All I knew was that he needed someone to lean on, and even though I was a tiny little thing, I seemed to be what this man had needed.
“I am sorry.” I heard him in between sobs. “I am so sorry that I could not help your father when he needed it most. Please forgive me.”
Years later in 1870, two major events had impacted our lives. The first was the Franco-Prussian War, a war between Germany and France that began in July, a fearful time for our family. Though my brother was rather optimistic about it, even going to far as to suggest in enlisting, Edmond D’Amore, quickly forbid.
Edmond, the one whom I had met as a young child when my father passed became much more involved in our lives. Helping in anyway he possibly could, going so far as to even teach my brother Arthur the trade that our father had done and to take over what my father left behind after his death. Something of which that Arthur held great pride in now as an adult.
But even as one it did not mean having the foresight to see what could be a very poor decision. Him wishing to enlist, not thinking ahead, was not a good thing.
“You do not understand Arthur,” Edmond told him as we stood in the parlor of our home. “This is not something to be proud of doing, going off to war of all things. Think of your mother, your sister. What will happen if you were to die?”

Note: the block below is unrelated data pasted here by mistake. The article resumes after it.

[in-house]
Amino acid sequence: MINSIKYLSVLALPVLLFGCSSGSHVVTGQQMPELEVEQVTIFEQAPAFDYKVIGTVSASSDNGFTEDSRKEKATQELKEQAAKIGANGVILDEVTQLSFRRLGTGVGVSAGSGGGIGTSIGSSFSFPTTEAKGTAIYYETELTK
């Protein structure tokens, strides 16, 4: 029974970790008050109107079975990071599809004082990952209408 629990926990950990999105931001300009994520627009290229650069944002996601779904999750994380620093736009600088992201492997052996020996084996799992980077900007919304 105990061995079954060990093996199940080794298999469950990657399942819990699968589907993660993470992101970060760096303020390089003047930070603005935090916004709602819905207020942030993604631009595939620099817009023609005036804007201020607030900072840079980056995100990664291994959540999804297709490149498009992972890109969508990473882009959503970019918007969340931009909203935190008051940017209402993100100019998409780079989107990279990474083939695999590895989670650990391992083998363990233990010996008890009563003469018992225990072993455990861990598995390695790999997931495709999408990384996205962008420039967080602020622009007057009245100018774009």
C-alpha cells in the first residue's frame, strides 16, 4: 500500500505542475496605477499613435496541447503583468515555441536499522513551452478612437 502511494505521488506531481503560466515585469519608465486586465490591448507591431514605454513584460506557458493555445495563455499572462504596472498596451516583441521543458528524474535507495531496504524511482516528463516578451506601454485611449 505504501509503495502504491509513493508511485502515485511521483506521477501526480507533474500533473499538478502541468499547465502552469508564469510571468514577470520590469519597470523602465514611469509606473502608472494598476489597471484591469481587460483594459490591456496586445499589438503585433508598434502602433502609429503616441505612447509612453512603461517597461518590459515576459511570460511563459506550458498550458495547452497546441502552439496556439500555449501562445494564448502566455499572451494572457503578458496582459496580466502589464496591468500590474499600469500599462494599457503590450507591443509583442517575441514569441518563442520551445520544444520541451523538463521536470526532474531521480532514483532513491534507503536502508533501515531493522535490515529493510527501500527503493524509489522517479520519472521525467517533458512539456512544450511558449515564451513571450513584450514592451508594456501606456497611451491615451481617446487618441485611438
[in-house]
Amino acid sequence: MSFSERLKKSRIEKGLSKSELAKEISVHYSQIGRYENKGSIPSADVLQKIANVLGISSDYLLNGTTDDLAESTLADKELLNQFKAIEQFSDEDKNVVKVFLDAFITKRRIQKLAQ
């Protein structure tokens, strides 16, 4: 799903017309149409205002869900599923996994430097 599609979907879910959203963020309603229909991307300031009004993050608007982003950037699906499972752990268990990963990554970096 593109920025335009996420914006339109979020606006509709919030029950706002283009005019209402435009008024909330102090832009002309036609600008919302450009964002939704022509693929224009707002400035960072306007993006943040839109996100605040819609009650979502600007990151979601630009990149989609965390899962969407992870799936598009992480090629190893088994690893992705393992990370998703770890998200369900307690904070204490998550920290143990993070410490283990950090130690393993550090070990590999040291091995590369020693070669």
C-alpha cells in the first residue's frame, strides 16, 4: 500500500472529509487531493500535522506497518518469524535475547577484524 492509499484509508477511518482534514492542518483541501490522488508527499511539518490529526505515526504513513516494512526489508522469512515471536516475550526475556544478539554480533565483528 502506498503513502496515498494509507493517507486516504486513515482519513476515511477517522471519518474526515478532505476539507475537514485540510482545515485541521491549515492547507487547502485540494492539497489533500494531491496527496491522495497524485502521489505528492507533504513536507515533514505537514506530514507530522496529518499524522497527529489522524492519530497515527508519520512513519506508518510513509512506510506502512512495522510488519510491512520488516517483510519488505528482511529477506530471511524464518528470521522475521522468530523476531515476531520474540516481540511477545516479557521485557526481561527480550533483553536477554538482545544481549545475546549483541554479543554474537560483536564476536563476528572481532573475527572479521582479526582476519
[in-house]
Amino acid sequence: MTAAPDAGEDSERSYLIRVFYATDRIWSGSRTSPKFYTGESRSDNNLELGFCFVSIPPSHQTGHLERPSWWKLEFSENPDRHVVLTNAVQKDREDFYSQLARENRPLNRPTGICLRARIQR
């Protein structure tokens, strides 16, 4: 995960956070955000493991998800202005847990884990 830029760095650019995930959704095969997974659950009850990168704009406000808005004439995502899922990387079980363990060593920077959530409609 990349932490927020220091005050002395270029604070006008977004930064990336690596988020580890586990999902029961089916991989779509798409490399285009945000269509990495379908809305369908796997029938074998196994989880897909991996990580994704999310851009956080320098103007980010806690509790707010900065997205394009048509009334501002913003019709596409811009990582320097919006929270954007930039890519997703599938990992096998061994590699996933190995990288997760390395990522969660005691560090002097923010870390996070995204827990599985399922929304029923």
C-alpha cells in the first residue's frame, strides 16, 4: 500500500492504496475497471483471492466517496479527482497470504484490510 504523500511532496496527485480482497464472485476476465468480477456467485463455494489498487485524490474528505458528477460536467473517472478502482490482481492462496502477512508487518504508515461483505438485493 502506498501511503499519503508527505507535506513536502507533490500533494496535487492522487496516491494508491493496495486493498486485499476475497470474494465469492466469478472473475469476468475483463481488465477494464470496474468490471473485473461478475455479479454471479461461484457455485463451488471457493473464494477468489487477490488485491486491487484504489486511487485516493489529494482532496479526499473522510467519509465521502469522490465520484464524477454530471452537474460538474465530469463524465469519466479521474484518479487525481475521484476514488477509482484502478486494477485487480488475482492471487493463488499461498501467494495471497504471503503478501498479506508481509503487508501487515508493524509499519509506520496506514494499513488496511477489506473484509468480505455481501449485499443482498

My brother, who looked so much like a younger version of my father now, scowled at Edmond’s words. “But I wish to help our country from the Germans. They would understand as to why.”
“I disagree.” I told my brother. “I do not wish for you to fight, you are to be married later in the coming new year, even your fiancé would also be troubled by this if she heard. I know you wish to fight for our country but there are other ways to do it brother. Please do not be so rash.”
My brother hesitated then, his dark blue eyes looked to me before he sighed deeply and embraced me into a tight hug. “Louise, you worry too much for others.”
“As do you,” I looked up to him. “But then we both come by it honestly I suppose.”
My brother rested his forehead against my own. “That we do, then I suppose I have no choice but to not enlist. Even though I still wish too, I will not, I am sure mother will be beside herself with worry if I did something rash. Next to you of course Louise.”
I scowled to him. “Make light of it all you want, none of us will be happy with you if something dreadful were to happen.”
My brother laughed and hugged me tighter. “I think we should concern ourselves now into finding a man for you my dear sister, a good man. Once you have finished your schooling of course, that should be first and foremost.”
“Please!” I begged with my own laughter, as Arthur began to twirl around the room with me in his arms. Thankfully the dress I wore was not a heavy one. “Stop saying such things, you know I wish not to be married!”